Note how my lovely shirt dates this waaaay back to the 1970’s. I’d also like to point out that my chubby thighs will never, ever be displayed like this again, so enjoy it via my childhood pictures. These chubby thighs of mine aren’t “cute” any more. which I find inherently unfair, but what’s a girl to do?
It looks like Northern Pike fillets in that dish beside me, a favorite of ours but it could be any fish native to Manitoba’s vast lakes.
Our family tradition of eating wild caught fish didn’t end with us moving from Manitoba to Alberta, indeed, the fishing seemed to get even better because we were older and more capable of fishing properly by ourselves.
While my fishing skills improved, my fashion sense did not.
However, if I had to choose between killer fashion or catching killer Walleye, catching Walleye takes it every time.
My love for fishing has never died down but I had to bank the embers of my fishing passions to embrace the role of “Mother.” Having two children two years apart, with your life utterly consumed and taken over by breastfeeding, diapers, toilet-training and more doesn’t lend many women a single spare moment to enjoy outdoor pursuits.
As it is with all beautiful things, time marches on. The bitter-sweet pain of your children getting older, the heart pangs that come from seeing chubby toddler thighs turn into strong, lean young legs that run away from you in a different manner, is thankfully tempered by the realization that they are ready to learn how to fish, to forage,to take part in what so many other’s miss out on.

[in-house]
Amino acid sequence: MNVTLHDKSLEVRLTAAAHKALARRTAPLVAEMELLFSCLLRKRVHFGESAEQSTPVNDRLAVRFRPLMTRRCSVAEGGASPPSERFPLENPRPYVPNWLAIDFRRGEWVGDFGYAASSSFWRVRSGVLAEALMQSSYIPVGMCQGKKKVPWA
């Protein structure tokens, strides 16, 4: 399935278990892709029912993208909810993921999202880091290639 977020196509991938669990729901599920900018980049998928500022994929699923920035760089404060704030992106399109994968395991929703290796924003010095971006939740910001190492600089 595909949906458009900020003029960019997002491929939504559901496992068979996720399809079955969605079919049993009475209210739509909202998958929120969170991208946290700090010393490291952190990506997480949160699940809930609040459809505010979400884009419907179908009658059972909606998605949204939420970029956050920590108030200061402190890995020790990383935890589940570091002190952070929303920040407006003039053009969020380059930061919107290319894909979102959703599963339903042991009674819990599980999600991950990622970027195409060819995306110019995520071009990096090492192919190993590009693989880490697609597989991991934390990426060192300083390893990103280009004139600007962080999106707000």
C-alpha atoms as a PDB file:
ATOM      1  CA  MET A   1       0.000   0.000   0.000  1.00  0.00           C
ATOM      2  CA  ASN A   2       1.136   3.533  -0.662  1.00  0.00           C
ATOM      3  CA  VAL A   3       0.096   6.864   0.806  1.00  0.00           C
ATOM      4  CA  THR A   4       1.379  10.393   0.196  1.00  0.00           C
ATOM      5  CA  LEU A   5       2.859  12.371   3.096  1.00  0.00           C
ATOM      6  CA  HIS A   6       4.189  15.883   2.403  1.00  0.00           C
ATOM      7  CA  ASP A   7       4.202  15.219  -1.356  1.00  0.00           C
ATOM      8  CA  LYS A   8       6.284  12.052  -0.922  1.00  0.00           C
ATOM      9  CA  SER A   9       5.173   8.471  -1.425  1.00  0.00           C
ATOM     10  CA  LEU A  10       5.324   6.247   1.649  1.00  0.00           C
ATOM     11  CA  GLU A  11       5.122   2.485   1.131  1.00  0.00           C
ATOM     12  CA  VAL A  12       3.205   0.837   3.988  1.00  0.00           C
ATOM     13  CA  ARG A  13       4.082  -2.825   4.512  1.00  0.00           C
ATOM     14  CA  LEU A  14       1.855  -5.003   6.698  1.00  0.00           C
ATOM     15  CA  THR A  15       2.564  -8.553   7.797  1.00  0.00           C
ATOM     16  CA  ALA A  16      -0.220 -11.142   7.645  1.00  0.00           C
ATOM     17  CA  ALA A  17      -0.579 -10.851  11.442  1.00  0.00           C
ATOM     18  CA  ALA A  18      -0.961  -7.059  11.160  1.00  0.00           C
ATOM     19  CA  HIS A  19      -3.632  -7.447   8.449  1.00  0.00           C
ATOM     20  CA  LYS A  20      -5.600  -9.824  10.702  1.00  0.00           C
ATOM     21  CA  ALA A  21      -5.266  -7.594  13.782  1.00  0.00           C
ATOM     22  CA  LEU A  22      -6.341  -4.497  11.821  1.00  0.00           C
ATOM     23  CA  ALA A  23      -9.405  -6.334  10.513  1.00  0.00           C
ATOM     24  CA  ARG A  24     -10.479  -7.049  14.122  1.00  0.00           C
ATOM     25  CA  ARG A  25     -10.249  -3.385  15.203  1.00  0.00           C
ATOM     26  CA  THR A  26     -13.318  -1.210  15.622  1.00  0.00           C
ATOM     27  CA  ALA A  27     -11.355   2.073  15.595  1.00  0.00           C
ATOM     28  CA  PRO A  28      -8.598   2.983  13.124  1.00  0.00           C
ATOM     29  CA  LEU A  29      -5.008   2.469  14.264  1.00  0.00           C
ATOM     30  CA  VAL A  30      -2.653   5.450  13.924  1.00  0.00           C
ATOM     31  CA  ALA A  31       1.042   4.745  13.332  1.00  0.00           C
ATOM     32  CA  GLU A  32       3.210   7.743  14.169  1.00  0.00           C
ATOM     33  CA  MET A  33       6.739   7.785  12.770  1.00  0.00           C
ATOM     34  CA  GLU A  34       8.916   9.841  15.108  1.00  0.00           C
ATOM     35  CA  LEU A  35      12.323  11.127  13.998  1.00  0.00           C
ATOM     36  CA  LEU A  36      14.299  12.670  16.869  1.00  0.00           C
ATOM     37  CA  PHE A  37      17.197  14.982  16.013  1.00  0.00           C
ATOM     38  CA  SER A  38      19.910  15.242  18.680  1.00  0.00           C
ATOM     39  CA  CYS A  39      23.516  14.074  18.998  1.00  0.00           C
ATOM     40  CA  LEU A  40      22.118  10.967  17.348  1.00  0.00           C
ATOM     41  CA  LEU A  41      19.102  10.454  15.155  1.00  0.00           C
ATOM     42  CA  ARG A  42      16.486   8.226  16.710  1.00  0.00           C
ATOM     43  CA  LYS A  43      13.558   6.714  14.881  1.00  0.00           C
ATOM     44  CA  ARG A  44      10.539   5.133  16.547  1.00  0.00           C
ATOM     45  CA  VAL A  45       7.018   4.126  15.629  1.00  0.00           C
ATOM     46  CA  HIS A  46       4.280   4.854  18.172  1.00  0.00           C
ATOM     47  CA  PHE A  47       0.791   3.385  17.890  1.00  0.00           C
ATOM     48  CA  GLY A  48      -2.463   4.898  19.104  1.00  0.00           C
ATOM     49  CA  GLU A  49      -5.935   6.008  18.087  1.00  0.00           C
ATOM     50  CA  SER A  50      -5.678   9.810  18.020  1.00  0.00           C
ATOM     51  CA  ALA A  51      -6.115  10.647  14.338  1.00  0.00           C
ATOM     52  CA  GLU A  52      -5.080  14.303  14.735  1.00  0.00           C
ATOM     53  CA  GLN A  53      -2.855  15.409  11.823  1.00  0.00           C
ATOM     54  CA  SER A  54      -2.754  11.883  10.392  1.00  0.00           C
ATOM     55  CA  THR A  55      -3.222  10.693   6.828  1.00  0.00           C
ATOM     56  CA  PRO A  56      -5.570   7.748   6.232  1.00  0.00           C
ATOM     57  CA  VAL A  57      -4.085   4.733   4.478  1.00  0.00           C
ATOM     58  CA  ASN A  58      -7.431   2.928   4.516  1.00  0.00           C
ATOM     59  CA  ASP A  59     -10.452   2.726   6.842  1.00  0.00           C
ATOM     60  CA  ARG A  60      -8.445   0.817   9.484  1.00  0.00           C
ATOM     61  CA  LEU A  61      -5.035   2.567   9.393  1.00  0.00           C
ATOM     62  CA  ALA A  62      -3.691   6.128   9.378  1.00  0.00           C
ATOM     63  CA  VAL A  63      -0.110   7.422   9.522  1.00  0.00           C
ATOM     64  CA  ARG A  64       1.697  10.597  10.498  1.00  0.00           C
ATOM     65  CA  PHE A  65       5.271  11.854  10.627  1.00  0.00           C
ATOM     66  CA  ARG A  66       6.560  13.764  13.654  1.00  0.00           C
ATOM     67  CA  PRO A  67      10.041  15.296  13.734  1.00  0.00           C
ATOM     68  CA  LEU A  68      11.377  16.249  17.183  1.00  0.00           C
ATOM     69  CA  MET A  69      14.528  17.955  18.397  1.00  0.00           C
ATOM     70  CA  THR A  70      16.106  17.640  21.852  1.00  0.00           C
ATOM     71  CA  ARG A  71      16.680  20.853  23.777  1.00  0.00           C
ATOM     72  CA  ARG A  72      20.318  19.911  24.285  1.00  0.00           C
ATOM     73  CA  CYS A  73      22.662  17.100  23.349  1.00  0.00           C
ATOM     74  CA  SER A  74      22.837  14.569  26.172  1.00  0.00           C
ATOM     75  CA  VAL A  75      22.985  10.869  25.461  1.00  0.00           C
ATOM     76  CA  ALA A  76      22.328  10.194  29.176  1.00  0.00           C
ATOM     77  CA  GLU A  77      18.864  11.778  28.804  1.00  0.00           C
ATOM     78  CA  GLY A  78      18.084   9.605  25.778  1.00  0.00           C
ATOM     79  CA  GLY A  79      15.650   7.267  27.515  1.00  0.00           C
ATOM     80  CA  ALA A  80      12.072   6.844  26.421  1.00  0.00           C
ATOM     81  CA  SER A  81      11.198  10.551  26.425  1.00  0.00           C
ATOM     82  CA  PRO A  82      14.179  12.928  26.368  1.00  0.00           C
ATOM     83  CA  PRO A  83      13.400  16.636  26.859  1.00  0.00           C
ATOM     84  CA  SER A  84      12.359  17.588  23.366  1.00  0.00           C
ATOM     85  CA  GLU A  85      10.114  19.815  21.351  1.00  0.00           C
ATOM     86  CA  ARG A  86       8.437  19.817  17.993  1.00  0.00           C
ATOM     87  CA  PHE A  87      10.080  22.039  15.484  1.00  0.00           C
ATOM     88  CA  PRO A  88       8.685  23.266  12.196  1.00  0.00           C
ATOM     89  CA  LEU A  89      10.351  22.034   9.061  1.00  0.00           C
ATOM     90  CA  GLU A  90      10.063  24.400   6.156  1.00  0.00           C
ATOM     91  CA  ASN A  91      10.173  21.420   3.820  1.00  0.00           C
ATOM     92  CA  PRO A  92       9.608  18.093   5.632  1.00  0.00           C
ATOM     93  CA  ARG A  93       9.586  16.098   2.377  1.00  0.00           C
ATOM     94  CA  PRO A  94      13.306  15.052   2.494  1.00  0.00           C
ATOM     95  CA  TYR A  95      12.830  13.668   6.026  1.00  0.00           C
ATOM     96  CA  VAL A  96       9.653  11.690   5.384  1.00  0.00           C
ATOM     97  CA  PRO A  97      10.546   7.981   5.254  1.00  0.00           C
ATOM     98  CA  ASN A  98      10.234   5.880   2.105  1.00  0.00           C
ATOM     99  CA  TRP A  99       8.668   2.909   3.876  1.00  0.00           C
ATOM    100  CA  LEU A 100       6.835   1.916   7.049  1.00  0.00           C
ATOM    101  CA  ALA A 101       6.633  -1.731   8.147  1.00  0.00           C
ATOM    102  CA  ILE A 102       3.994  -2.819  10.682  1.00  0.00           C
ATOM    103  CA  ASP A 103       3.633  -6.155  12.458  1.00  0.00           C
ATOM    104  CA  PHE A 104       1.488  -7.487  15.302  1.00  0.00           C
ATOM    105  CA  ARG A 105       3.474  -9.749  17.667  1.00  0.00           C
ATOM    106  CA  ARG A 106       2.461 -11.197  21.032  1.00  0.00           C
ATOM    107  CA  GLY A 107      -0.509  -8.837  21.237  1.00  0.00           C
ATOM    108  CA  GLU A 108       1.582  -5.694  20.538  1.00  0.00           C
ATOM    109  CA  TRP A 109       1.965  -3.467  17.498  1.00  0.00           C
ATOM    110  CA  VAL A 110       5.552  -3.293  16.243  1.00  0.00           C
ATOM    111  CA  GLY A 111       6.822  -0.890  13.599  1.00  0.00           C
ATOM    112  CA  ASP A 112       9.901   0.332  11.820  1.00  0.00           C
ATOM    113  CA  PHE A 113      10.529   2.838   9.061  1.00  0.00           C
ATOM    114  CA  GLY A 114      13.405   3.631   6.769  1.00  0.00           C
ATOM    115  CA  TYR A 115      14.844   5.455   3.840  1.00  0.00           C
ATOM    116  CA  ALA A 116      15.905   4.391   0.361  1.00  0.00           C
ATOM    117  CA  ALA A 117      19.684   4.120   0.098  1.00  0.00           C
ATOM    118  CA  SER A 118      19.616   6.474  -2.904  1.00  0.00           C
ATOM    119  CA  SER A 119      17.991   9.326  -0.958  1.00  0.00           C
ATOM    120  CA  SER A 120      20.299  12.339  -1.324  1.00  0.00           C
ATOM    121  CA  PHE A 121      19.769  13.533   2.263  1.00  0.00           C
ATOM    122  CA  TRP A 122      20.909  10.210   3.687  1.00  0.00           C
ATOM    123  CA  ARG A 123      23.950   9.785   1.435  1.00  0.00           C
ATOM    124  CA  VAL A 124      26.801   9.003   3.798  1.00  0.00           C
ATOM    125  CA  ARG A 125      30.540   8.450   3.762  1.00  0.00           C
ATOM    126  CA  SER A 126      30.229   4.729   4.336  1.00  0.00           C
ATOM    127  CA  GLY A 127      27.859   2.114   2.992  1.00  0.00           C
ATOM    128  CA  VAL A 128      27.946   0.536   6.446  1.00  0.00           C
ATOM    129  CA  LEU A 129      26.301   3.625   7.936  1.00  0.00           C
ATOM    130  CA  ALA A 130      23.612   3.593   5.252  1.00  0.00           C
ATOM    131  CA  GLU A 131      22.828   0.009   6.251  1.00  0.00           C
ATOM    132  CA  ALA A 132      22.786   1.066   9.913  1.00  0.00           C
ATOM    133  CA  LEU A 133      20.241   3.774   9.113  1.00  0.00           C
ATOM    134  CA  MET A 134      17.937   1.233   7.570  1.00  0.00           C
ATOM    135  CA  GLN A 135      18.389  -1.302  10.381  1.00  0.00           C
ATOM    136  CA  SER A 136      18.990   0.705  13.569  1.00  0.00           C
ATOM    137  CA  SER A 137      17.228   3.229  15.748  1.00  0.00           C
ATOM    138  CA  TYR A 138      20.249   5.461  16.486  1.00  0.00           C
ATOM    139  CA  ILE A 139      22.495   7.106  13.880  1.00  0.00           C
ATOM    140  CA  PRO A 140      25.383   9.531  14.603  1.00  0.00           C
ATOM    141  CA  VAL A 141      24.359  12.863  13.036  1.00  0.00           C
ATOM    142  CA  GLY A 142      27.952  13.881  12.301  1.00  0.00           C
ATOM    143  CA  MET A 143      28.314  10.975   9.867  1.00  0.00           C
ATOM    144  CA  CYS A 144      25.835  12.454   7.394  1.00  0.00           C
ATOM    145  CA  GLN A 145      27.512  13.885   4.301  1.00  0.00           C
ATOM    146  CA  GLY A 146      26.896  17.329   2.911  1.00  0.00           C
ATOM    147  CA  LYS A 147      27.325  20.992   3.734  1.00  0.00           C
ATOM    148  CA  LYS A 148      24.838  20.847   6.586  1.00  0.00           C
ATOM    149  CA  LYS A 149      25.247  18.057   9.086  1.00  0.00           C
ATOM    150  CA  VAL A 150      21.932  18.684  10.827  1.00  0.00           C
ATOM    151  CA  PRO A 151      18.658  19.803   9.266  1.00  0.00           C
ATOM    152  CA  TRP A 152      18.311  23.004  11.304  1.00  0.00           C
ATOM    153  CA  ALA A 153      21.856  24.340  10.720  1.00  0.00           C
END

One day you turn around and realize that your children are ready to be taught. And so it begins.
Berry picking when they are small. Mushroom picking. Fishing lines in the water when they have the patience to wait and not poke their brother’s eye out.
They are ready to learn, to embrace, to dive right into what I consider our strongest Canadian family food tradition, one where you catch your own meal, clean your own meal and then eat the bounty that Nature provided for you that day.
You don’t even want to hear our conversations about fish guts. I might just video it one day.
The most beautiful part of my first Canadian food memory is that I am passing it on to my children and with that simple act I am creating new memories for my own children, a beautiful circle of Canadian food life.
My heart almost feels too full with happiness to know that these Canadian traditions are being passed on to my children, that we aren’t letting these traditions die with the almost suffocating crush of technology that exists today. That one day if my children ever were asked the question of what their first Canadian Food experience is that they might answer the same as I just did.
What a fun project this is going to be!
What’s YOUR first Canadian food memory? Fish? Venison? Saskatoons? We all have them, you might just have to dig deep to remember!
Stay tuned for the big, wonderful changes coming here to The Kitchen Magpie. There are so many exciting adventures in the works!